Rob, when we were at Fenway you posed the question, Who was the most likely pitcher to have thrown a no-hitter not to have thrown one. On the plane home I thought of what I assumed had to be the correct answer, which is Roger Clemens. Clemens has never thrown a no-hitter at any level: majors, minors, college, high school, amateur, little league.
But actually, Clemens is not the answer to the question, amazingly enough.
To find the answer to his question, James looks at the likelihood that a pitcher will throw a no-hitter based on his career out percetage [ (3 * IP) / ((3 * IP) + hits)] and the number of starts. The simple logic behind this is that the higher a pitcher’s out percentage and the more starts, the more no-hitters a pitcher should throw. Using this method James finds that Don Sutton, not Roger Clemens, is the answer to the question. Clemens is number three, behind Pedro Martinez.
But, I thought of another method to predict no-hitters. No-hit games are simply the product of the out percentage; however, the likelihood of a pitcher throwing a no-hitter may depend on how pitchers tend to get those outs. Players who strike out lots of batters (like Nolan Ryan, Randy Johnson, and Roger Clemens) are less dependent on their fielders to get outs. Might not these guys have a better chance of throwing no- hitters than pitchers with identical out percentages but lower K-rates? Well, I decided to check it out using a Poisson regression procedure. Using DIPS/FIP as my motivator for pitchers’ abilities to prevent runs I estimated the number of no-hitters as a function of strikeouts, walks, home runs, and games started. Ks and HRs are obviously indicators of pitcher success in generating outs, with the former generating outs and the latter preventing them. Walks are a bit iffy. I included it largely because it is one of the “big 3″ stats in FIP, but pitchers who walk more batters pitch more out of the stretch and open up infield holes. But, in the end walks did not seem to have much of relationship with no-hitters.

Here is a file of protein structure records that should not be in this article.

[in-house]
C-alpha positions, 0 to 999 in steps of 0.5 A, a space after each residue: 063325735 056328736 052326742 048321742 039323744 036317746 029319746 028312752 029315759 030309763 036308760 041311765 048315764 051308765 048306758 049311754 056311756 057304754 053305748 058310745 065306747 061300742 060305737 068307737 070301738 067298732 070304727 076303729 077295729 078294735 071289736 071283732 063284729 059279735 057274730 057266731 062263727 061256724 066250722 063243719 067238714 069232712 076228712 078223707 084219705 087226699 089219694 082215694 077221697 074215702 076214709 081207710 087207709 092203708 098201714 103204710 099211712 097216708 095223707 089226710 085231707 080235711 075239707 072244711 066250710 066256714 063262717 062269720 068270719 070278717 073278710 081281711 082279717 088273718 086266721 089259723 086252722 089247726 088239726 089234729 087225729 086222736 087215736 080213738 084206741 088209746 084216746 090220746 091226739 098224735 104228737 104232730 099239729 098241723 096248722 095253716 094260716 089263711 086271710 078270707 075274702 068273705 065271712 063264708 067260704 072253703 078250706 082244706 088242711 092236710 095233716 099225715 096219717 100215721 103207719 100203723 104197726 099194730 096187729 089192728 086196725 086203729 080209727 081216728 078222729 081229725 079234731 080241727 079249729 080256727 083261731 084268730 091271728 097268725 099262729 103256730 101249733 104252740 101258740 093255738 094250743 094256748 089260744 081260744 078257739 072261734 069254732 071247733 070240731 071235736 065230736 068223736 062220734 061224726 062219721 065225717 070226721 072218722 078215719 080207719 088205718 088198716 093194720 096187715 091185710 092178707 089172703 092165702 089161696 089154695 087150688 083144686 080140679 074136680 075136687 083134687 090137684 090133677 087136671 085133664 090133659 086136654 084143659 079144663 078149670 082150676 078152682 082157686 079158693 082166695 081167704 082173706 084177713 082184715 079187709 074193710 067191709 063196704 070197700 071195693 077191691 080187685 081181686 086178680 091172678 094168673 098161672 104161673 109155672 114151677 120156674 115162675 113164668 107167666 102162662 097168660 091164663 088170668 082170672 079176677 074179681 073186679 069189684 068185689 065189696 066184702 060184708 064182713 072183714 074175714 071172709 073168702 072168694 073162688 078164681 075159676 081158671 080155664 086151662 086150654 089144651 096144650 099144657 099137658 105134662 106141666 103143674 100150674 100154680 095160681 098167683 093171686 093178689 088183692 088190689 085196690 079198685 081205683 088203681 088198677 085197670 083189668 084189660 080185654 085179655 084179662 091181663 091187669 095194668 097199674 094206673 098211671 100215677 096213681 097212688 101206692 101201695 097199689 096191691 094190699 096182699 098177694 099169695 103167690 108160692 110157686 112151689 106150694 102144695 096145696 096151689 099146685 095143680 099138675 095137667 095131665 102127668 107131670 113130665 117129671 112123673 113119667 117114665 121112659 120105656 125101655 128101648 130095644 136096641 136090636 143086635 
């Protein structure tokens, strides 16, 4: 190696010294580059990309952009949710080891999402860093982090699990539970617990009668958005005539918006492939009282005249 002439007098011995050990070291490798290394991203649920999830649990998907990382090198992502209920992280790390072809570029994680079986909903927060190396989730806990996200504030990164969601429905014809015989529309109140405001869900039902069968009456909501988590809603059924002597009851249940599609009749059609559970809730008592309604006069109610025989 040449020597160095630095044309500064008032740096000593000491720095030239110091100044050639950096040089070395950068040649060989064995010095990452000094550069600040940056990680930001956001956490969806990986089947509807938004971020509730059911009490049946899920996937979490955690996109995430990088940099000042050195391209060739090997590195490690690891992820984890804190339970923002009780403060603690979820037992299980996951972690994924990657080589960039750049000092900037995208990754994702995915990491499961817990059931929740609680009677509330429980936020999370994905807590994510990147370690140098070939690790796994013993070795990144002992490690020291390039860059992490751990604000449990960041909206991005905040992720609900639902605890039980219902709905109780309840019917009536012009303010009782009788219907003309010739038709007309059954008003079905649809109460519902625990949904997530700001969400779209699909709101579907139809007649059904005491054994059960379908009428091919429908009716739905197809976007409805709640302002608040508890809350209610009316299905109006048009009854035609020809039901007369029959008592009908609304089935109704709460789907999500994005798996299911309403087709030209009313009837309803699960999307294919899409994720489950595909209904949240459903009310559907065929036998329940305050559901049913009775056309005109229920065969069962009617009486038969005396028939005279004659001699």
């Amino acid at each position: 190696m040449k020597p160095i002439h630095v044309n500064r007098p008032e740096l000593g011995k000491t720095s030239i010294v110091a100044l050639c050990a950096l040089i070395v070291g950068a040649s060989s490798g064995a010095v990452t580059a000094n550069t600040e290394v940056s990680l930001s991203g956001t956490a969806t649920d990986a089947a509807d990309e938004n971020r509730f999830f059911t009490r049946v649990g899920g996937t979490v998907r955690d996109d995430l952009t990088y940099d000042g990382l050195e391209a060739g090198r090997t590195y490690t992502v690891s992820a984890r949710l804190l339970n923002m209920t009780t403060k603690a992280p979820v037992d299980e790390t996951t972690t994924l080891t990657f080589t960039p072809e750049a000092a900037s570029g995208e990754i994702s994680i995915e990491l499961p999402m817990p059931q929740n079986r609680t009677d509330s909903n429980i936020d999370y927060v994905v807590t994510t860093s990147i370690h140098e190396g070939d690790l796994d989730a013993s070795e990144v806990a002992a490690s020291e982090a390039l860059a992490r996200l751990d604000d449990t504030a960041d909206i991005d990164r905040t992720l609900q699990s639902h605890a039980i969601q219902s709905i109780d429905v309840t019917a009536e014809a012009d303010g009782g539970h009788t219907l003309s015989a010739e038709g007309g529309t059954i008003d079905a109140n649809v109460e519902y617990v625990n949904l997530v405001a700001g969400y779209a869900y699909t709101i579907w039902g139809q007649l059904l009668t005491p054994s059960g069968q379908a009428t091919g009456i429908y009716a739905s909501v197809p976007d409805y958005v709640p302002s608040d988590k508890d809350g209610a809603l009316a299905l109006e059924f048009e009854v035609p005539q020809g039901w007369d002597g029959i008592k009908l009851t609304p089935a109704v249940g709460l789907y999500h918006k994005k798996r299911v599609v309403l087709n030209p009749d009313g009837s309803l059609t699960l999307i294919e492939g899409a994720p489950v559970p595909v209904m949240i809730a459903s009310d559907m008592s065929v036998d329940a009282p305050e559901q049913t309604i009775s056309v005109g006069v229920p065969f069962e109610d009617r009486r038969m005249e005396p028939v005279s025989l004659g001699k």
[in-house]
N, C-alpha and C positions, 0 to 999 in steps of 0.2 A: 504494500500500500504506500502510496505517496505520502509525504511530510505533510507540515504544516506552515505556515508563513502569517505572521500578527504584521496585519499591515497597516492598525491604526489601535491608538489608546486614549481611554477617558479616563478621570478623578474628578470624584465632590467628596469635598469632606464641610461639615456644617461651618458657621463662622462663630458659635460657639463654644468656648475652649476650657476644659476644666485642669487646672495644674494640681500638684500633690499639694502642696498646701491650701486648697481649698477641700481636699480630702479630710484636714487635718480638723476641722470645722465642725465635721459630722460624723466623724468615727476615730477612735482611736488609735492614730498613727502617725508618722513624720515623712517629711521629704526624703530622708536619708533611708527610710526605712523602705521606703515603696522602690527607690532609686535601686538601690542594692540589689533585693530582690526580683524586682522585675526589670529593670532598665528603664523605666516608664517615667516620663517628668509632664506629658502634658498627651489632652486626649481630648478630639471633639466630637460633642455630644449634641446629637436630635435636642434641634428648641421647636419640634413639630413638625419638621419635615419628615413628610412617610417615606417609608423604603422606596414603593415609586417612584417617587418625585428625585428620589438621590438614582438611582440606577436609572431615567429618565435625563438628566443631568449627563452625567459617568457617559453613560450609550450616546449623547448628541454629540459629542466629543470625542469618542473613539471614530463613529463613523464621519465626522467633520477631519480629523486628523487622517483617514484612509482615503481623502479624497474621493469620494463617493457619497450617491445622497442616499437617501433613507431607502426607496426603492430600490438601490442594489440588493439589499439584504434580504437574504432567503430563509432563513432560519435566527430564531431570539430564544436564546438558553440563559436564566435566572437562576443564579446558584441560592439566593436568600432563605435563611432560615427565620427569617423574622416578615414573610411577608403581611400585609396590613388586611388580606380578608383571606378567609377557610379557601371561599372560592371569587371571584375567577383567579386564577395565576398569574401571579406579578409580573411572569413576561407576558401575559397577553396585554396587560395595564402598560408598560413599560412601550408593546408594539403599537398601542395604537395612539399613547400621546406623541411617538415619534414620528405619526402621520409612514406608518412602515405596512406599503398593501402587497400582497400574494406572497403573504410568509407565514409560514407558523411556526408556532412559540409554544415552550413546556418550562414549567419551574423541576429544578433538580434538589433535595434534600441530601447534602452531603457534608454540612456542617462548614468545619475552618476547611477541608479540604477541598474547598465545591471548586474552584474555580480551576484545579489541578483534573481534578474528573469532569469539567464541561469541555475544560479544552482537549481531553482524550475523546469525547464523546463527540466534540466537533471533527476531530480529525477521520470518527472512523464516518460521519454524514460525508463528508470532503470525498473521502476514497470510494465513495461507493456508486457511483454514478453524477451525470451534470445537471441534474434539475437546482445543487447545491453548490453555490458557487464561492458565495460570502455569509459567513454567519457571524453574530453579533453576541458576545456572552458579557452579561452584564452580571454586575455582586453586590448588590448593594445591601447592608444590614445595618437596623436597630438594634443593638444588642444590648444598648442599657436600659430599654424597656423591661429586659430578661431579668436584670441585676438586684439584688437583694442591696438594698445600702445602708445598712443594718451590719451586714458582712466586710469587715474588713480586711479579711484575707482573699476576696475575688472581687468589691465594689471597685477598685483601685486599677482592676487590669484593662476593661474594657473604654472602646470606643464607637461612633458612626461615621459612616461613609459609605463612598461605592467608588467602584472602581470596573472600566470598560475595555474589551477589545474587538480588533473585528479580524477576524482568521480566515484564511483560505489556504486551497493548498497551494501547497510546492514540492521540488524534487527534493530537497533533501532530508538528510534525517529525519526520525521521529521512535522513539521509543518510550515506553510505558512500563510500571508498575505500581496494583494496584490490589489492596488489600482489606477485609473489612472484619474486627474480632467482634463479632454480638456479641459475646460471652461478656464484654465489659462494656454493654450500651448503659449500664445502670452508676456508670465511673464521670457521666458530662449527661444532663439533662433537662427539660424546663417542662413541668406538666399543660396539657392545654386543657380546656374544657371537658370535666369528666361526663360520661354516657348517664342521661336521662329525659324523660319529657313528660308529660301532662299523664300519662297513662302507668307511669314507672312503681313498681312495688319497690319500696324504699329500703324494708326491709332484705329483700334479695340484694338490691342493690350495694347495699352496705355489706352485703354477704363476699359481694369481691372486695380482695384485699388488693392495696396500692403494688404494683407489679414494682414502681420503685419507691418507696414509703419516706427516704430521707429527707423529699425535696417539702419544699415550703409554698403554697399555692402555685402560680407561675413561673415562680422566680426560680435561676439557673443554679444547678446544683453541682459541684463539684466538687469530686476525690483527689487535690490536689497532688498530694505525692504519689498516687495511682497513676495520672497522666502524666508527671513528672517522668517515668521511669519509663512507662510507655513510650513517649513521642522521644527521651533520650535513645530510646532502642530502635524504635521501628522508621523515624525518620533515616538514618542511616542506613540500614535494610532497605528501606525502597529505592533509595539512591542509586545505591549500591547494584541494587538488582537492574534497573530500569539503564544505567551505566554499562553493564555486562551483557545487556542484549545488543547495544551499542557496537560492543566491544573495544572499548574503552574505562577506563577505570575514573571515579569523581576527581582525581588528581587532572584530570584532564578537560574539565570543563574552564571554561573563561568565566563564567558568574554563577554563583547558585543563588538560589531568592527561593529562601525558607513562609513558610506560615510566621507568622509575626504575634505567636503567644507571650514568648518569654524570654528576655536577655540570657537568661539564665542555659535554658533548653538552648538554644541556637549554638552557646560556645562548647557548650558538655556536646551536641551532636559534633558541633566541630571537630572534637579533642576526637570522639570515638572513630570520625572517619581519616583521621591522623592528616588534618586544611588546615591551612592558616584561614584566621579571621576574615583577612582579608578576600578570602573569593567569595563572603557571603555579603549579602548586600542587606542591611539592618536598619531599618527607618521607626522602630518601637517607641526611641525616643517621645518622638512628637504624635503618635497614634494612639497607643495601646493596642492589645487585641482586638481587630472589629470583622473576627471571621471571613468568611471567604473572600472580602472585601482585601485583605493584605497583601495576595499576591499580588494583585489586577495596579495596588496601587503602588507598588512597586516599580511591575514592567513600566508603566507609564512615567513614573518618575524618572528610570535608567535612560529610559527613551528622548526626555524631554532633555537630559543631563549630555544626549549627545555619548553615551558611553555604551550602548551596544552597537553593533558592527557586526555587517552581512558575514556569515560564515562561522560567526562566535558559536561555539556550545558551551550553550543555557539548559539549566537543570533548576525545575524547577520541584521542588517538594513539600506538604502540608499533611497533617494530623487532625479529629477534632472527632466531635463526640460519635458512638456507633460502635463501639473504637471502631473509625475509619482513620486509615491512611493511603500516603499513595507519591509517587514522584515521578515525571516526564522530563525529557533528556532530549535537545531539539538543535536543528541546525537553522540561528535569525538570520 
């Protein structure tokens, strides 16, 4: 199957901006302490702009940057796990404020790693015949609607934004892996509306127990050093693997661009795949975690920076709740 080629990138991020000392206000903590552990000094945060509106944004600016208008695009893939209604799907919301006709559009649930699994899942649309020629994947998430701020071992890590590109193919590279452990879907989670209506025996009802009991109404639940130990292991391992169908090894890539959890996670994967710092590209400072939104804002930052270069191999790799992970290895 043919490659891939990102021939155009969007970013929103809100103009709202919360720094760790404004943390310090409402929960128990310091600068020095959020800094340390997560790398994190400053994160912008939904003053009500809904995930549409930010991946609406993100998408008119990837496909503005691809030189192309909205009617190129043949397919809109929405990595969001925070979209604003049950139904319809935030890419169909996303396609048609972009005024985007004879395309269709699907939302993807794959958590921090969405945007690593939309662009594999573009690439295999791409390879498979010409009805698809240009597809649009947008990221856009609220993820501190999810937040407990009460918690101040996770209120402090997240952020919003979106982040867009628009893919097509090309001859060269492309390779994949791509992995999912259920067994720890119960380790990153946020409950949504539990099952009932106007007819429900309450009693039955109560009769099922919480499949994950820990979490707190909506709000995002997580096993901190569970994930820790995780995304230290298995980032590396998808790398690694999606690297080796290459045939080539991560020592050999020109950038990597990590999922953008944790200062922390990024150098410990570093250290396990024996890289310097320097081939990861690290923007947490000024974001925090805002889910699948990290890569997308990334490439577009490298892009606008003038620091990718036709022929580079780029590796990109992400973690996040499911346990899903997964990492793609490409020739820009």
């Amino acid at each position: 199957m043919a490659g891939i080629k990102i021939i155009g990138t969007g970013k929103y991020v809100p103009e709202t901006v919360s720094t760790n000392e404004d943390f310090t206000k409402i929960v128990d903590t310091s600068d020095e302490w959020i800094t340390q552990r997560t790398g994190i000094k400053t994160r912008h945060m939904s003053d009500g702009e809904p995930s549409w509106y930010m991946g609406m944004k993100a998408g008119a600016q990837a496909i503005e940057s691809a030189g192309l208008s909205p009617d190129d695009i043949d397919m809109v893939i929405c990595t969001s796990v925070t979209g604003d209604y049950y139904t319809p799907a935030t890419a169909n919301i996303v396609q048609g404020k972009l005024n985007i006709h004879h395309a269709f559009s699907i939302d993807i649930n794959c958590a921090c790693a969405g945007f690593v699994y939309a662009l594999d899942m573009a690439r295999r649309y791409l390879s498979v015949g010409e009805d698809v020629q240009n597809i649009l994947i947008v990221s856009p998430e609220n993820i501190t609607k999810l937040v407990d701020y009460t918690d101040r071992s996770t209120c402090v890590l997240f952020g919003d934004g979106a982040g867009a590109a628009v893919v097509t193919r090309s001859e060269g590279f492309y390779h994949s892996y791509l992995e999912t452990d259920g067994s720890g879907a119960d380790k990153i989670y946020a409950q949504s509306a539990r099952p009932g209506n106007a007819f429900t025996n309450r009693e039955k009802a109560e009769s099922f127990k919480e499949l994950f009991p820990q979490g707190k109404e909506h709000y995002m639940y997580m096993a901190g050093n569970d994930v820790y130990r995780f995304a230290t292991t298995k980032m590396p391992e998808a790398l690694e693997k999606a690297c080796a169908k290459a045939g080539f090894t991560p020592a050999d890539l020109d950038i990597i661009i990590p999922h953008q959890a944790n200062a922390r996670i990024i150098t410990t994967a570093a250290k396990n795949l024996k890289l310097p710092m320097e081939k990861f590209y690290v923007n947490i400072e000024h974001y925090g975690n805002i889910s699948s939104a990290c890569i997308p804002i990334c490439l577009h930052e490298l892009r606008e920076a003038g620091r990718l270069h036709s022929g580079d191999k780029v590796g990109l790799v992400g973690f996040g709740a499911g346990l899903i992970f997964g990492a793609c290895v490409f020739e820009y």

Here is the list of the Top-25 predicted no-hitters:
And here are the Top-27 pitchers without no-hitters (Why 27? To get Tom Glavine on the list, of course.):
|No Nohitters Rank||Overall Rank||First||Last||Debut||Predicted|
This method has Clemens not just the most likely no-hit pitcher never to throw a no-hitter, but he is third on the all-time list of predicted no-hitters. This is a little more supportive of James’s intuition. And I suspect this intuition is nurtured by a belief that Rocket’s pitching style is conducive to no-hit games.
One thing I like about the model is how well it predicts Ryan. Even when I throw Ryan out of the sample when estimating the regression, it still predicts Ryan should throw about 7 no-hitters. However, my model misses Koufax badly, but so does James’s. What that tells me is not that either model is bad, but that he was really lucky to throw 4 no-hitters.
On a final note, I estimated the regressions based on all pitchers with at least 100 games started, but that ended up kicking out a few guys with no-hitters. That may have affected the results. Also, I have not double-checked myself as much as I would have liked due to my busy schedule. I really would like to have put a little more time into double-checking my numbers, but I just don’t have the time right now. I would be happy to share my data with anyone who wants to proof what I did. Finally, I did run some of the standard tests used for Count regressions and, generally, a straight-up Poisson model seemed the right way to go. The results with a negative binomial regression were not much different.
As always I welcome thoughts and suggestions.